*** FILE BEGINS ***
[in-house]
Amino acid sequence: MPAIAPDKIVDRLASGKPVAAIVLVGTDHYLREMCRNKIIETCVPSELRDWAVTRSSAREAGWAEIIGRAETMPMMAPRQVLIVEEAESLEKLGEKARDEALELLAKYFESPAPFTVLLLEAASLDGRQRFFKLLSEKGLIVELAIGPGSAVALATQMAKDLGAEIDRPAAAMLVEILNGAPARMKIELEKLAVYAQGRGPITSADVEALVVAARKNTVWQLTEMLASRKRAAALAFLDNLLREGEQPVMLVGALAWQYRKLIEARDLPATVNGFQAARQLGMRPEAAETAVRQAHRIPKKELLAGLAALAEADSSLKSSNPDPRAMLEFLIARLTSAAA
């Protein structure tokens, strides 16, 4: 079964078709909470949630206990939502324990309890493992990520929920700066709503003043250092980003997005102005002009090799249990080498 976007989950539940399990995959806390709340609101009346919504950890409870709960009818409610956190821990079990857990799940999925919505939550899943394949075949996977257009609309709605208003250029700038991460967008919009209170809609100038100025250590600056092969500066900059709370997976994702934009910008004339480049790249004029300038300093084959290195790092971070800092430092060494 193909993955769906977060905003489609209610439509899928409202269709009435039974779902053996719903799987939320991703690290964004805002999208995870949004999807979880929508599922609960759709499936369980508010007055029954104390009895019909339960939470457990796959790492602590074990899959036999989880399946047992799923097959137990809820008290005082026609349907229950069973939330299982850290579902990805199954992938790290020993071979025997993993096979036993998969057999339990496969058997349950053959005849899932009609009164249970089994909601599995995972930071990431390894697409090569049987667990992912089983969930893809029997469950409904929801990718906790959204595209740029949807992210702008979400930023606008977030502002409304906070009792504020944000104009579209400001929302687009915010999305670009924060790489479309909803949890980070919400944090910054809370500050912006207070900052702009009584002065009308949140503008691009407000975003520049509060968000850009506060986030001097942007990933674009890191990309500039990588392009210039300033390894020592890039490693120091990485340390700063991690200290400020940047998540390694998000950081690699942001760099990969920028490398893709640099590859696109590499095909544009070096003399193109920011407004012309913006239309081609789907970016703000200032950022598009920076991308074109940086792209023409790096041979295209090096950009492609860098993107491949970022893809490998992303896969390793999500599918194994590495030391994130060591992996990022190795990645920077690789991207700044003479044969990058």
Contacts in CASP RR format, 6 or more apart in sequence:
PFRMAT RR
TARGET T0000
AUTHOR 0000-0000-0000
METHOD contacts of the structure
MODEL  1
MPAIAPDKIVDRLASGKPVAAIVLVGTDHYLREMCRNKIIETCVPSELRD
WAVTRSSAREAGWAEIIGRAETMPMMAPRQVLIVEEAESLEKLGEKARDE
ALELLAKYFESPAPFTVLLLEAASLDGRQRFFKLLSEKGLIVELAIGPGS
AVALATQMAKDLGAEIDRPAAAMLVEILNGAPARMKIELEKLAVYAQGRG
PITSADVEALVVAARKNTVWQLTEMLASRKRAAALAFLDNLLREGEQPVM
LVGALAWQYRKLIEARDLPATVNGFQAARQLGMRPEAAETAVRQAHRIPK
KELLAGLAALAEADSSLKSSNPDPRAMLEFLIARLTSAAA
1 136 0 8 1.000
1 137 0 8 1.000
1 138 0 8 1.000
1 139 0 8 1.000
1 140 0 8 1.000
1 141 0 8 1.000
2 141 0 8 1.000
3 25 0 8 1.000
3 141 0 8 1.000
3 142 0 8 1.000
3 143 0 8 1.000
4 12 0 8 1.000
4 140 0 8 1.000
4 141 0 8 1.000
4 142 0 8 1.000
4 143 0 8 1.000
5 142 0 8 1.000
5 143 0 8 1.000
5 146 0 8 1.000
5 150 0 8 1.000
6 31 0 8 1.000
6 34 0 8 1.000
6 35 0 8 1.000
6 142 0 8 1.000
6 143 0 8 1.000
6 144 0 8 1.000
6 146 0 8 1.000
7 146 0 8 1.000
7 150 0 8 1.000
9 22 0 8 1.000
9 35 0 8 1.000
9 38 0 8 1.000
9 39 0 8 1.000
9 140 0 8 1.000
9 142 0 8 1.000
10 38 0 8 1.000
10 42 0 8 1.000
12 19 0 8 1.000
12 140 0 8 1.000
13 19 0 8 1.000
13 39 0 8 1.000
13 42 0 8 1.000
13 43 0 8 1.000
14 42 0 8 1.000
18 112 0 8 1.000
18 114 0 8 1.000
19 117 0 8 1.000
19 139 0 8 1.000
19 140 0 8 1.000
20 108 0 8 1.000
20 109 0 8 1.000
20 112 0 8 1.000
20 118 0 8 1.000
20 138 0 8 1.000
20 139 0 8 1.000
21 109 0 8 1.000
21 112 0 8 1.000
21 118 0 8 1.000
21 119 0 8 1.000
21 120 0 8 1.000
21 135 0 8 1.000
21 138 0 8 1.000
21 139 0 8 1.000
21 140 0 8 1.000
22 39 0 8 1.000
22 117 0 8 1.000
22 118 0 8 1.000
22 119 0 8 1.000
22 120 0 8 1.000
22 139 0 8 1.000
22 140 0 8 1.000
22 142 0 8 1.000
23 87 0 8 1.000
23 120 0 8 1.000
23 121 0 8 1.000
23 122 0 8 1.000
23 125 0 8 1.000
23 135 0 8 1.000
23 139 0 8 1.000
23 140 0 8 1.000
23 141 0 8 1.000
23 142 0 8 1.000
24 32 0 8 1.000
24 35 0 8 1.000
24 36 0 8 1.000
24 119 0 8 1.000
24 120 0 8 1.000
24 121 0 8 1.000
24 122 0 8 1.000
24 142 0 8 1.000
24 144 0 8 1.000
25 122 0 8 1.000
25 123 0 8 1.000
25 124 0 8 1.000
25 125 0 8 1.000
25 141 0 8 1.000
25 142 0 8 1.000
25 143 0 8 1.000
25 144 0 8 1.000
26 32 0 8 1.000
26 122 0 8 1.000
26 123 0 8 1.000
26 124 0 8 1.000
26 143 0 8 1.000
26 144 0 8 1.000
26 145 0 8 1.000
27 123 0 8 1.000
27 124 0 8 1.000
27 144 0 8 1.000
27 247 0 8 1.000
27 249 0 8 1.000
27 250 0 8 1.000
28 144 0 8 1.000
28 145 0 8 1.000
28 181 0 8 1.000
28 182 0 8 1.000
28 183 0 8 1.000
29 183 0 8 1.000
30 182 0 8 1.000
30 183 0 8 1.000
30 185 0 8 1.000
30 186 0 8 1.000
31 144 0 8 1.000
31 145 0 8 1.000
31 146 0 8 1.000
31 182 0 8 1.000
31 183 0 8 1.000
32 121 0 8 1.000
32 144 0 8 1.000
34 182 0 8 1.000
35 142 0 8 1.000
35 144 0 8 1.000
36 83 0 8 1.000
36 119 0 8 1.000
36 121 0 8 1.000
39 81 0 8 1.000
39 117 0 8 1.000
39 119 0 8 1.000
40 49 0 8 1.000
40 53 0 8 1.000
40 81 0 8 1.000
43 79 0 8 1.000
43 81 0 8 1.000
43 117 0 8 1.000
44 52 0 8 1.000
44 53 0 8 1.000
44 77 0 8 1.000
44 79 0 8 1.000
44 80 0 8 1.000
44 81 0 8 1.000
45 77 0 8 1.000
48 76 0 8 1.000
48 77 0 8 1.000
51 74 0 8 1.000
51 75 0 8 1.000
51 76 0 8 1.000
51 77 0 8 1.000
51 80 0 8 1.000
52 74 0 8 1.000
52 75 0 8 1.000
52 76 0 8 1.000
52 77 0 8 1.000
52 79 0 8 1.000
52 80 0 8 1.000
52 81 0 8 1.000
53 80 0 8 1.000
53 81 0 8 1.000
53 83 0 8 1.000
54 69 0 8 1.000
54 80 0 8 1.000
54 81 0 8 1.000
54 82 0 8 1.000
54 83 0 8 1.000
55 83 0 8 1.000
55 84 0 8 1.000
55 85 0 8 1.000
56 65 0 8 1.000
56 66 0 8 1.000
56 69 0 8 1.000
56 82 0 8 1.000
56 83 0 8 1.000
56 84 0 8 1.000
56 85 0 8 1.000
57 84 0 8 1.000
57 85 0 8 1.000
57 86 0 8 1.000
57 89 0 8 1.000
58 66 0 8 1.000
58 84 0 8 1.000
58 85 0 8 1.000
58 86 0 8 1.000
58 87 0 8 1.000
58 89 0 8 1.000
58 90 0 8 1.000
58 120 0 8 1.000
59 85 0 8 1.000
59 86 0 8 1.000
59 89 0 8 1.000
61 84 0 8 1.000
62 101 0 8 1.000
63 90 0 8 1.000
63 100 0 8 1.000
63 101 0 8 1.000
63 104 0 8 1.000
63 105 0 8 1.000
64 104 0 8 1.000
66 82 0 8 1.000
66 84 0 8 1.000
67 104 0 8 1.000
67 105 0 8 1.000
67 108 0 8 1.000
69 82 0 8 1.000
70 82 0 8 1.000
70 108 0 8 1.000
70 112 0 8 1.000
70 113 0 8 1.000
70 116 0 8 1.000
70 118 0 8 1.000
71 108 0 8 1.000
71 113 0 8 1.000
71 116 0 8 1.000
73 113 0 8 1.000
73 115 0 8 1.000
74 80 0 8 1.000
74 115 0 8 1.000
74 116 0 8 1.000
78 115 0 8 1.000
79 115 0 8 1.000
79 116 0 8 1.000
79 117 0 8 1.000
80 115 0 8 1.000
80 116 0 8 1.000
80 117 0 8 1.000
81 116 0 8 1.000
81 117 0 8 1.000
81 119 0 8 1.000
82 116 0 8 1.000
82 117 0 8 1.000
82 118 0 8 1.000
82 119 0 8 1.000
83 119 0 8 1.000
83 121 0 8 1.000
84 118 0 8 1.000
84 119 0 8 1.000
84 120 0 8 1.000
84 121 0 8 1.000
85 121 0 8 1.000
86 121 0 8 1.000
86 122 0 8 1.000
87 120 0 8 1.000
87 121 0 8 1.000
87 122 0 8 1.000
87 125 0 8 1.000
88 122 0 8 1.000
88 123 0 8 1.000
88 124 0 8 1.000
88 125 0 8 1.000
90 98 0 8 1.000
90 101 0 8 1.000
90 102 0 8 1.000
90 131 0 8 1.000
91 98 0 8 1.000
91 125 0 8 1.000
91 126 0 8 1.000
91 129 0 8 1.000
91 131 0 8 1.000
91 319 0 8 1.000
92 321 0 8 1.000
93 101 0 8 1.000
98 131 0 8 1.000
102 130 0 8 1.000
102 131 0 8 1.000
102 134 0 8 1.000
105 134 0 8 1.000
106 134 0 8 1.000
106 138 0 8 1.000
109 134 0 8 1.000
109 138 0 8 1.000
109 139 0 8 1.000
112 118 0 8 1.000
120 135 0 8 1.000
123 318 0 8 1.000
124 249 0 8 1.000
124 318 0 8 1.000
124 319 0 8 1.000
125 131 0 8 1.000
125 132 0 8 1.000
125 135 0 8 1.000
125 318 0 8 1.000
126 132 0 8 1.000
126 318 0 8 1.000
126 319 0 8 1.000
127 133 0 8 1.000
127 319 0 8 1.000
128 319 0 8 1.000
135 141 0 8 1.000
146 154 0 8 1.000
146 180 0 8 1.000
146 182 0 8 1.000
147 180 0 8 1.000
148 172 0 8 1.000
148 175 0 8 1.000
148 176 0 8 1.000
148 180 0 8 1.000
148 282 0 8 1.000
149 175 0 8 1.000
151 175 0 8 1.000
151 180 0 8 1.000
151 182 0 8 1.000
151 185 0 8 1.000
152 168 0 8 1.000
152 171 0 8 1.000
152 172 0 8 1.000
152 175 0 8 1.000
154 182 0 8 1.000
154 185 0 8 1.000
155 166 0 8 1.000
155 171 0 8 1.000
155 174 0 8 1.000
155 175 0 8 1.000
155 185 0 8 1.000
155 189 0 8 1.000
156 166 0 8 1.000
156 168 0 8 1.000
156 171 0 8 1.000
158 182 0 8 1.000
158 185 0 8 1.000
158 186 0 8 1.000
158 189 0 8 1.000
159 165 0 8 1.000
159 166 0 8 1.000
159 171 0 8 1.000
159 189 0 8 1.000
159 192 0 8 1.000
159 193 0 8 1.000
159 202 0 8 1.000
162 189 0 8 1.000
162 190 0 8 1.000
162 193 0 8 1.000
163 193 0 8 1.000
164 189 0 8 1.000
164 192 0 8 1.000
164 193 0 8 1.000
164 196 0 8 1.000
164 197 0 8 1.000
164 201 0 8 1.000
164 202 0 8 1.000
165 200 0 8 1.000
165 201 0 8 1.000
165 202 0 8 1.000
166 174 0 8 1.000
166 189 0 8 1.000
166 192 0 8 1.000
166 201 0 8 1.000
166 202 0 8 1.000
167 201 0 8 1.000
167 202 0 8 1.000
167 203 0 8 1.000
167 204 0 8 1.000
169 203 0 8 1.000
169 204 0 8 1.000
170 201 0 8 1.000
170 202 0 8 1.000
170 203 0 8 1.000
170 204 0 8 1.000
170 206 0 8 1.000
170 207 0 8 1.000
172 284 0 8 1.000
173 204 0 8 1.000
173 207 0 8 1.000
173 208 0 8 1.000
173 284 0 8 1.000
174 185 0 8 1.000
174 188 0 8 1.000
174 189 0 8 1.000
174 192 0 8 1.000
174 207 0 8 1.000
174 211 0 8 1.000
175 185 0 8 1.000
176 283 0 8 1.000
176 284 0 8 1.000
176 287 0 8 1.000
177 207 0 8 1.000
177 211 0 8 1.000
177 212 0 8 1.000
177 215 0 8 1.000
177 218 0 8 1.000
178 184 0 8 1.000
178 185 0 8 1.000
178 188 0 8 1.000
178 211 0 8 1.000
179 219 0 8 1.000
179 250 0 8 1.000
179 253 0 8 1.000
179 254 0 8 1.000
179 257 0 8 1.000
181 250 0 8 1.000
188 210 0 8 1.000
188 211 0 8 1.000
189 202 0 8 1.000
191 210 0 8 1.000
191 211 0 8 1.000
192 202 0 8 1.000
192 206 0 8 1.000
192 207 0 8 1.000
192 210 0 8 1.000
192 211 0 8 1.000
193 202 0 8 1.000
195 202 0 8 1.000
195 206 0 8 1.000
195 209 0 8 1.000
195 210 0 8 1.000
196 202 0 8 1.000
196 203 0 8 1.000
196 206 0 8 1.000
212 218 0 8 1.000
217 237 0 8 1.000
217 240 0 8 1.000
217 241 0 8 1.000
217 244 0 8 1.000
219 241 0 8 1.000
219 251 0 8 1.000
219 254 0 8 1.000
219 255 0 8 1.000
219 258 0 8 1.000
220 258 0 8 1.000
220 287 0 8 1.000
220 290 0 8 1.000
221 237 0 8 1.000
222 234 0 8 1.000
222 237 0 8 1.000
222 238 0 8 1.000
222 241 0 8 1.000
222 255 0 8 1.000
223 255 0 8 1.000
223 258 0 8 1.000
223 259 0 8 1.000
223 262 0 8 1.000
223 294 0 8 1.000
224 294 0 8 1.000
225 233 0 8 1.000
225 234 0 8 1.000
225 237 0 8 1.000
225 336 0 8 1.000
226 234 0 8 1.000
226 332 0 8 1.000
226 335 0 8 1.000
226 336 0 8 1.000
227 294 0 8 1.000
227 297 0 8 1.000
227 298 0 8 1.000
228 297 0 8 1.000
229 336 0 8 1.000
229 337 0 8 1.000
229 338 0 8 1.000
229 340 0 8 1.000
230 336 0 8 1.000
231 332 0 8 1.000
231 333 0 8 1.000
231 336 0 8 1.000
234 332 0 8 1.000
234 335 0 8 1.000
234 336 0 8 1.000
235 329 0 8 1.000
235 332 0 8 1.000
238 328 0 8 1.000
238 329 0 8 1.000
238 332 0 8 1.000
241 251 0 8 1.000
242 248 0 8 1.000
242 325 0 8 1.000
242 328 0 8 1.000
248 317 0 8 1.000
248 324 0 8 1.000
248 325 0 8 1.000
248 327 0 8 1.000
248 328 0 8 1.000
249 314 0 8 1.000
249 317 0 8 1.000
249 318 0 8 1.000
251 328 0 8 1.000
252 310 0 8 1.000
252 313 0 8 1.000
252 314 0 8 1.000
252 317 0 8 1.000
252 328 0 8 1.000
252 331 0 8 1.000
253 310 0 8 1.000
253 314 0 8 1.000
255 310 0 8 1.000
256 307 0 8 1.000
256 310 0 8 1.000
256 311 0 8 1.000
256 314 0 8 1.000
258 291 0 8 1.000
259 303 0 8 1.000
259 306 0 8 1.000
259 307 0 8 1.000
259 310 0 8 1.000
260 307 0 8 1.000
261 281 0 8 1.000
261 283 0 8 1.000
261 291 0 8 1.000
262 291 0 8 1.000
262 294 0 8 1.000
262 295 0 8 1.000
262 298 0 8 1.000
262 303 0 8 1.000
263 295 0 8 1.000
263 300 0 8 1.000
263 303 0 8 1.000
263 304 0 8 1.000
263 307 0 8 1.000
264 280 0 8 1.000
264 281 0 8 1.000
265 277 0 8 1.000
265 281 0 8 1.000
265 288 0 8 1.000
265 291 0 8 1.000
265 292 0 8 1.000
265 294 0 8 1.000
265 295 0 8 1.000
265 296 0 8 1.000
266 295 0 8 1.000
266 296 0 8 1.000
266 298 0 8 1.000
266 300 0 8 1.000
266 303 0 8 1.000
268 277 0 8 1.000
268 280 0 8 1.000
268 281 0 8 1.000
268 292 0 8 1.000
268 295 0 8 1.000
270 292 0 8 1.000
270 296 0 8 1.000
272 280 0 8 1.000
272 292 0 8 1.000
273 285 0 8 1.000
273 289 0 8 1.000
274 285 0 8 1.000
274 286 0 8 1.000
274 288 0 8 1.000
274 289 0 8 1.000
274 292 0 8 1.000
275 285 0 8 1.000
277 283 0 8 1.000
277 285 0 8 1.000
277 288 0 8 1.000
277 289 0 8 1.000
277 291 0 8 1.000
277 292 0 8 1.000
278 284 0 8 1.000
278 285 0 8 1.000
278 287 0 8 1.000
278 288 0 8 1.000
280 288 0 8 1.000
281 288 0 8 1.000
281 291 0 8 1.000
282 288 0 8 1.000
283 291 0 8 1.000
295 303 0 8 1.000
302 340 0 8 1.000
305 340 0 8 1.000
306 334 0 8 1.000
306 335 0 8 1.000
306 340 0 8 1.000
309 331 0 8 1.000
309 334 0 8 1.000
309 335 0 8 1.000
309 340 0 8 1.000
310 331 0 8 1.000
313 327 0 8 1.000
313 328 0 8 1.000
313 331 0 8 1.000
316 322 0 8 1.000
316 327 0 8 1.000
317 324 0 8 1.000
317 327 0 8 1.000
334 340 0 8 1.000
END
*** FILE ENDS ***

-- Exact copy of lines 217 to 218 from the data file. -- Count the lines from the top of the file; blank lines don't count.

63 90 0 8 1.000
63 100 0 8 1.000